Scope and arrangement
Between the years 1797 and 1804 Robert Fulton worked in France and England developing a system submarine warfare. Fulton foresaw the complete freedom of the seas from naval blockade for the free trade of nations and set about a way to obtain this through the use of submarine vessels. Fulton lived with American ambassador to France from 1797 to 1804; initially to expand on his work of as designer of canals, which he had spent the past four years designing in England. Using Barlow's connection to Napoleon, Fulton soon found himself designing his "Nautilus", a boat that was able to plunge beneath the water and fasten a torpedo to an enemy ship's hull. Although he successfully demonstrated the destructive power of his Nautilus twice and had the support of Napoleon's scientific consultants; Napoleon ultimately decided Fulton was a charlatan and extortionist due to his lack of formal scientific education and unwillingness to disclose drawings of his boats mechanisms.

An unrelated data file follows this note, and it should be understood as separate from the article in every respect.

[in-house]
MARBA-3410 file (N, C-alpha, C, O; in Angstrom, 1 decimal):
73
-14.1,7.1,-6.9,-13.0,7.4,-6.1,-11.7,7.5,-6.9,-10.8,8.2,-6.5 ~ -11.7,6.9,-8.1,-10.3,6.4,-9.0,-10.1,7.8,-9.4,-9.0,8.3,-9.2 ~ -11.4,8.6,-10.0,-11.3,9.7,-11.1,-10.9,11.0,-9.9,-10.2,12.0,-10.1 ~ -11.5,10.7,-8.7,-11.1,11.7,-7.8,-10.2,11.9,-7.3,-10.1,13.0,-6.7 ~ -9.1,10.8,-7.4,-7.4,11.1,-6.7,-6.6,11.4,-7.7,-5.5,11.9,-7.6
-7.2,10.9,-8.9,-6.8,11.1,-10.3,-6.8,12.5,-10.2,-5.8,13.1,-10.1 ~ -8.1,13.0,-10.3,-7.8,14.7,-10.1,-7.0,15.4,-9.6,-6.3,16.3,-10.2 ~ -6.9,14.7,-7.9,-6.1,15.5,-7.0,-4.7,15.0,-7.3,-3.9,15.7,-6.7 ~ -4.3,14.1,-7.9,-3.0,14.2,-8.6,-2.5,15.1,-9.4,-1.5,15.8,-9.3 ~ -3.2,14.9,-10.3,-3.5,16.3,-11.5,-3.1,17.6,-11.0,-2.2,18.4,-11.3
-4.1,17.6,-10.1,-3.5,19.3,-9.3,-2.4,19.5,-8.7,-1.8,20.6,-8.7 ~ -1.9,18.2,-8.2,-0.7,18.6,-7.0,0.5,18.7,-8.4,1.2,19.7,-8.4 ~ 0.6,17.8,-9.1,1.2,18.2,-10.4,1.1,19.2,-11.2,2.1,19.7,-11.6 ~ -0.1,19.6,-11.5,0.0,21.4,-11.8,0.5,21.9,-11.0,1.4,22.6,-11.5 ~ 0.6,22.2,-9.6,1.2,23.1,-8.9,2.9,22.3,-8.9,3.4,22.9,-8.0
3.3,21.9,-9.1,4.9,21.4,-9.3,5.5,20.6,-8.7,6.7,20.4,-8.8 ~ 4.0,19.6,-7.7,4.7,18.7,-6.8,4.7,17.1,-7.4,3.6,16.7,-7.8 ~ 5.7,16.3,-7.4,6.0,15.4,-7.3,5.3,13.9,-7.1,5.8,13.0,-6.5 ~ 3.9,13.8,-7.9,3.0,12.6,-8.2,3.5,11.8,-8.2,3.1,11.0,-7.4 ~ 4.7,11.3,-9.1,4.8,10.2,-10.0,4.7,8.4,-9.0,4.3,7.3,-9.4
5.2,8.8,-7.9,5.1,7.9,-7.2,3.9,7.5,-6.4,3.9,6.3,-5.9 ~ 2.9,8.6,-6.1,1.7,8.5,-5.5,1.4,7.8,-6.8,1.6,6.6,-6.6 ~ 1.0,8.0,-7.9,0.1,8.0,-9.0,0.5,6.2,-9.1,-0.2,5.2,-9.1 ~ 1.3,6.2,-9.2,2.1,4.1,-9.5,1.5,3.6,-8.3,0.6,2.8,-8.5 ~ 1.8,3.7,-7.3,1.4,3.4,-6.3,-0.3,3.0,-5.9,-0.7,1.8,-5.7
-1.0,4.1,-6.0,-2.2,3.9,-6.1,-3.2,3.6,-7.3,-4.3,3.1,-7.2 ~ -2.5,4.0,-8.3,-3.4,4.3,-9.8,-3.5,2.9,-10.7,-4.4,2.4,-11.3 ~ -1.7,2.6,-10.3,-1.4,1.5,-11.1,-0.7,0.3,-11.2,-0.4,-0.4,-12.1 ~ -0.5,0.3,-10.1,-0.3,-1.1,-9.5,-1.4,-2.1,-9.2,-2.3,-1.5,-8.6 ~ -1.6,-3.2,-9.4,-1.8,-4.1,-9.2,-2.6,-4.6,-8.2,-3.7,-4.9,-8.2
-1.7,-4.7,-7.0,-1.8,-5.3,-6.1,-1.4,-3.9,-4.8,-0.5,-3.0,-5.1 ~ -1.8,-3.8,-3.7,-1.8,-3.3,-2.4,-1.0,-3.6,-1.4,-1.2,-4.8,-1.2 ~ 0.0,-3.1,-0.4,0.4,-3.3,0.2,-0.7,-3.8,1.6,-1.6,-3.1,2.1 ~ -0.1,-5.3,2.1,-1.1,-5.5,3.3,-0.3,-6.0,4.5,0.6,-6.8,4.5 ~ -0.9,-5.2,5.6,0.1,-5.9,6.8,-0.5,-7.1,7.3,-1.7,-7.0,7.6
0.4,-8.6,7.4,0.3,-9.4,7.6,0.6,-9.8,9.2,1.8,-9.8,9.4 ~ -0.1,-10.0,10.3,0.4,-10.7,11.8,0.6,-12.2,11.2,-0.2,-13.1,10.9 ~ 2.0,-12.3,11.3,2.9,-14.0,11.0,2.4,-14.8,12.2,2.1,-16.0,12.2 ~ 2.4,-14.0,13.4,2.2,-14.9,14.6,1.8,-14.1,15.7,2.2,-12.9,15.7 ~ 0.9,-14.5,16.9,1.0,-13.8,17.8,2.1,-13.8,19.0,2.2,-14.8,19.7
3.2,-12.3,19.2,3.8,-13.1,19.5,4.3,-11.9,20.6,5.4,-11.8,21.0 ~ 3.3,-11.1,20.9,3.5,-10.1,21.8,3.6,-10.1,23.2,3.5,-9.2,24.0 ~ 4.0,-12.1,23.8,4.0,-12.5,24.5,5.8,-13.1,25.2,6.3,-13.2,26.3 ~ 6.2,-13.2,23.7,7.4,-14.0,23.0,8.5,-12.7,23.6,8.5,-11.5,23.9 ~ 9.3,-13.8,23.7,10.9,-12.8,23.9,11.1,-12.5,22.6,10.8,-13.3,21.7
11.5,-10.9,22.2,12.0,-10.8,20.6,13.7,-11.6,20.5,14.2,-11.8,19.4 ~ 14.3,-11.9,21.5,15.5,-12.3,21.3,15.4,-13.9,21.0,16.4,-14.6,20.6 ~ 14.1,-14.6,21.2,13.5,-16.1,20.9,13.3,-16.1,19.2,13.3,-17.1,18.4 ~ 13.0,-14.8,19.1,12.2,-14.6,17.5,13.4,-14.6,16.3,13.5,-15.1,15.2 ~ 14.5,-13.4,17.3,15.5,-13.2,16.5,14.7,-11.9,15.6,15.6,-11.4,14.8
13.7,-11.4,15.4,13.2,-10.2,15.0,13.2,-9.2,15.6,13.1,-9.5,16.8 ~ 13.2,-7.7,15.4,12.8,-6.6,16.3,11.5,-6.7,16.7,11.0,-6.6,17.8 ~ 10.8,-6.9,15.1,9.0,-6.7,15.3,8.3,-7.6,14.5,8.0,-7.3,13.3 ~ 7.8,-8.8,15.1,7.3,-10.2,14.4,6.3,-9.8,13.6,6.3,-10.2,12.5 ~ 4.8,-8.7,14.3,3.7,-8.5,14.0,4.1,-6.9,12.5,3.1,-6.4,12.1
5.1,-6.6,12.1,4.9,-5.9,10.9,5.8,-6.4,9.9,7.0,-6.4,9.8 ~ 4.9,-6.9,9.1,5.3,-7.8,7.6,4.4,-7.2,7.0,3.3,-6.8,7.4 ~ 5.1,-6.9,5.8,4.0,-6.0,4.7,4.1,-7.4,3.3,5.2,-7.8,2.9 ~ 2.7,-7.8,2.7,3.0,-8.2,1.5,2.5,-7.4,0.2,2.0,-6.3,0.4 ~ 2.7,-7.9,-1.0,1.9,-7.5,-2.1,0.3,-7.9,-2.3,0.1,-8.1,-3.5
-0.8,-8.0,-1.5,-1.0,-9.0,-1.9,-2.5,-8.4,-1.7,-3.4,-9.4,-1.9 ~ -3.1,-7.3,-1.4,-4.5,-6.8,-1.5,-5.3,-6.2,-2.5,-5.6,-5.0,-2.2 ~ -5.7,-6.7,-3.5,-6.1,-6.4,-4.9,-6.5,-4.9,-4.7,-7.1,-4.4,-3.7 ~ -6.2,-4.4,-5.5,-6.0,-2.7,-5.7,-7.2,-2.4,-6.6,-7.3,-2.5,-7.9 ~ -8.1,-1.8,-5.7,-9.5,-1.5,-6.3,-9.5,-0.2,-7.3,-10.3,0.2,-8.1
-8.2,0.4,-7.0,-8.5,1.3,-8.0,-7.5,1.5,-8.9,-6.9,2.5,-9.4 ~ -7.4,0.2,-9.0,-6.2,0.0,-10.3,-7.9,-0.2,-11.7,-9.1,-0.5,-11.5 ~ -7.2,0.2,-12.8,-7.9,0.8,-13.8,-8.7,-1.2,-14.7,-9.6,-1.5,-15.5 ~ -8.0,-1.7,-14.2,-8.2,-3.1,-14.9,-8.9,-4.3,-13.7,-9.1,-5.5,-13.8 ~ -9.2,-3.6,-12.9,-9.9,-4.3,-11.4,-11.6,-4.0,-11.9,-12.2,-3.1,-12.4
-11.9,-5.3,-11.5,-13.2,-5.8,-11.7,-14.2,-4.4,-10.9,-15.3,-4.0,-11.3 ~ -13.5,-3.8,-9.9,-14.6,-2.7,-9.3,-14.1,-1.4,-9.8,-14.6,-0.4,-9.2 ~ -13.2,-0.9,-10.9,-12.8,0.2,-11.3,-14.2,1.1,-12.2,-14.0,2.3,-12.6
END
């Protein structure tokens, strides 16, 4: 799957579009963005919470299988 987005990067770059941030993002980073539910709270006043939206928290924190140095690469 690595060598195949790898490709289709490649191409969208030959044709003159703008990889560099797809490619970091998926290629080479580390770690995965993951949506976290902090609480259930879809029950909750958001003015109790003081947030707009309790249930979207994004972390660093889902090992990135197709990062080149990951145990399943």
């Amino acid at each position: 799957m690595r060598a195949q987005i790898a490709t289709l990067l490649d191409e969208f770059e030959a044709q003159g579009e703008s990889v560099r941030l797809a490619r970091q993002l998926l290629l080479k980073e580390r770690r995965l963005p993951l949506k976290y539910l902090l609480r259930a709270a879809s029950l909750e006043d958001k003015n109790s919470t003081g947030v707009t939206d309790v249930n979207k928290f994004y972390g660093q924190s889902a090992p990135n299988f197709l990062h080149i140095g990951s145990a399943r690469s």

Not content with his treatment in France, Fulton returned to England in 1804 to petition the government to adopt his system of submarine warfare. In 1805 Fulton was unsuccessful at an attempt at destroying a French ship for the British with one of his torpedoes. Unable to secure a contract with the English, having spent the past seven years with little to show, Fulton returned to America in 1806.
The Parsons collection of Fultoniana contains drawings, the manuscript treatise "Motives for Inventing Submarine Navigation" and the accompanying "Description of the Drawings of the Submarine Vessel" (1806), and facsimiles of Fulton's correspondence and writings. Also present are publications by and about Fulton.
Of particular note are Fulton's watercolor and ink drawings from his treatise "On Submarine Navigation and Attack". Parsons asserts in his book that Fulton had left the treatises and paintings in England in case he died while returning to America in 1906. Several of the documents and the paintings are described in detail in Parsons' volume on Fulton's submarine.
The William Barclay Parsons collection of Robert Fulton manuscripts are arranged in four series:
- 1806In cloth portfolio. Each drawing 19" x 23"
Seven original watercolor drawings relating to Fulton's invention of the submarine.